Ridesharing nibbling away at public transit ridership in Peninsula, South Bay

By David Louie : abc7news – excerpt (including video)

PALO ALTO, Calif. (KGO) — Ridesharing services are taking a bite out of public transit on the Peninsula and in the South Bay. Ridership is down between four and five percent for both SamTrans and VTA, the Valley Transportation Authority.

“If ridership does continue to decline, yes, maybe some hard decisions will have to be made,” said Dan Lieberman, a media relations representative at SamTrans…(more)

Building A Better Bay Area: Rideshare realities

No one is happy with the current state of our streets and highways and everyone blames someone else. Let’s change the failed system and not worry about why it isn’t working. Public transit agencies need to prioritize moving people where they need to go when they need to get there and drop the emphasis on resigning the streets.

For more than a decade the public has given the government a chance to figure out how to manage the streets and plan for a “future better bay area”. Government goals and priorities have been largely focused on re-directing the public, not in serving the public. This has resulted in bad decisions like bus seat and stop removal, that reduced public transit use. Just as the public predicted, they got off the bus. Riders do not trust the system and are fleeing the chaos and violence.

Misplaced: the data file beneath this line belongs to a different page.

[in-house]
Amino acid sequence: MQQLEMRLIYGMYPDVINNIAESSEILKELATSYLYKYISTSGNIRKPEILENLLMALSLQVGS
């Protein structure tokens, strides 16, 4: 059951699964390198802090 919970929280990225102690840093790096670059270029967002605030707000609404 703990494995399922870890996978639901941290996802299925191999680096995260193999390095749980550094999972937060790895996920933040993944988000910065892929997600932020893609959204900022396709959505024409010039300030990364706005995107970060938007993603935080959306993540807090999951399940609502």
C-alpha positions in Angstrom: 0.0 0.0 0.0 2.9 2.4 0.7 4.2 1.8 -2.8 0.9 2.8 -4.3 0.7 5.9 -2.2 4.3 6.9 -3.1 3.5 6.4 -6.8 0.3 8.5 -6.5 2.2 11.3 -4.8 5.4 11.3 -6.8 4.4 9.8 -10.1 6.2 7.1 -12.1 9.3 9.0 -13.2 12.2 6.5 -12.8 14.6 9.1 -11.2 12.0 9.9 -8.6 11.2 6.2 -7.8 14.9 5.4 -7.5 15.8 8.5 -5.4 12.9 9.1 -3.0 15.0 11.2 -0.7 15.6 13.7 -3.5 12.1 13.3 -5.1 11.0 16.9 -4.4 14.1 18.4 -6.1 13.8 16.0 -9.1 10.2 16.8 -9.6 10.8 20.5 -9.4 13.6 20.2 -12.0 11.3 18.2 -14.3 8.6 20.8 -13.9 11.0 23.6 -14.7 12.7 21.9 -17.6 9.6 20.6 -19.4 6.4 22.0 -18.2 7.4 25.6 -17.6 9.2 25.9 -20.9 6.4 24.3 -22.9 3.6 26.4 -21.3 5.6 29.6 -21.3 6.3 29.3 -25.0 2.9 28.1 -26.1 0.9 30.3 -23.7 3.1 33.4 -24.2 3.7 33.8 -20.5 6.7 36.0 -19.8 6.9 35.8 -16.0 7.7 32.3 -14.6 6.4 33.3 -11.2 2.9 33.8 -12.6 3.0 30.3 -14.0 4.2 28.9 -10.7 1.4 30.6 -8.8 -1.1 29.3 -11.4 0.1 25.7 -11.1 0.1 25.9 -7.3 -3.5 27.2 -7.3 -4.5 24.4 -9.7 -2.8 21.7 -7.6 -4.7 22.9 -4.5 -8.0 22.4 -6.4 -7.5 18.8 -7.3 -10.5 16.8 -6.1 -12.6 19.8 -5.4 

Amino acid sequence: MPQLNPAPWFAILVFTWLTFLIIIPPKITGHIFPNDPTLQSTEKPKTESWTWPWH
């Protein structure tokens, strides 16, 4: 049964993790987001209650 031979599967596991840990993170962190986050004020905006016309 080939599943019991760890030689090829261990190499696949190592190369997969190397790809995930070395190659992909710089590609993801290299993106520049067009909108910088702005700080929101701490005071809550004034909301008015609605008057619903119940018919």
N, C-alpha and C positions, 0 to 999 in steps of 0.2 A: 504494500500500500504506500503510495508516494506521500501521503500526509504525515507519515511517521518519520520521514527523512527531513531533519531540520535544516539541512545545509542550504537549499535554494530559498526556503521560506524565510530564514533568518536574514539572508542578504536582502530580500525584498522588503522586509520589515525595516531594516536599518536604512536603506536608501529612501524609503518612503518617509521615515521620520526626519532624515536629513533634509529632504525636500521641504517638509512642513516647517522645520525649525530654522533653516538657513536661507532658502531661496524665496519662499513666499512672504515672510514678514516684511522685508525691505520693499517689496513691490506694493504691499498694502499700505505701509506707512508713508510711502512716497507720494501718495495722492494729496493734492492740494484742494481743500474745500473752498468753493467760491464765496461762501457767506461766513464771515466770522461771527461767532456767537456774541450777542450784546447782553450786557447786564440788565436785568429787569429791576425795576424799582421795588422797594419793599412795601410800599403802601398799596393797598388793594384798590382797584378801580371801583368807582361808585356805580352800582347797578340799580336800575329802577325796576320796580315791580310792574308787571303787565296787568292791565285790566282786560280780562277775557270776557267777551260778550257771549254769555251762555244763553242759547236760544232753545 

What do you expect the results to be when public transportation agencies partner with competing enterprise corporations? Who is benefiting from these partnerships? Instead of hiring lobbyists to force more controls, fines and fees on the citizens they are supposed to serve, public agencies like the SFMTA should hire lobbyists to work on returning the control of the TNCs to the local communities they are effecting. CHANGE THE STATE LAW instead of using it as an excuse for the gridlock they are producing to change the behavior of the people they are supposed to serve.

We need to relax the stranglehold the CPUC has on our local governments and stop the state power grab over local jurisdiction. We need a return to local control over local matters. Streets are local and require local control. Public transportation is a local affair and needs local solutions.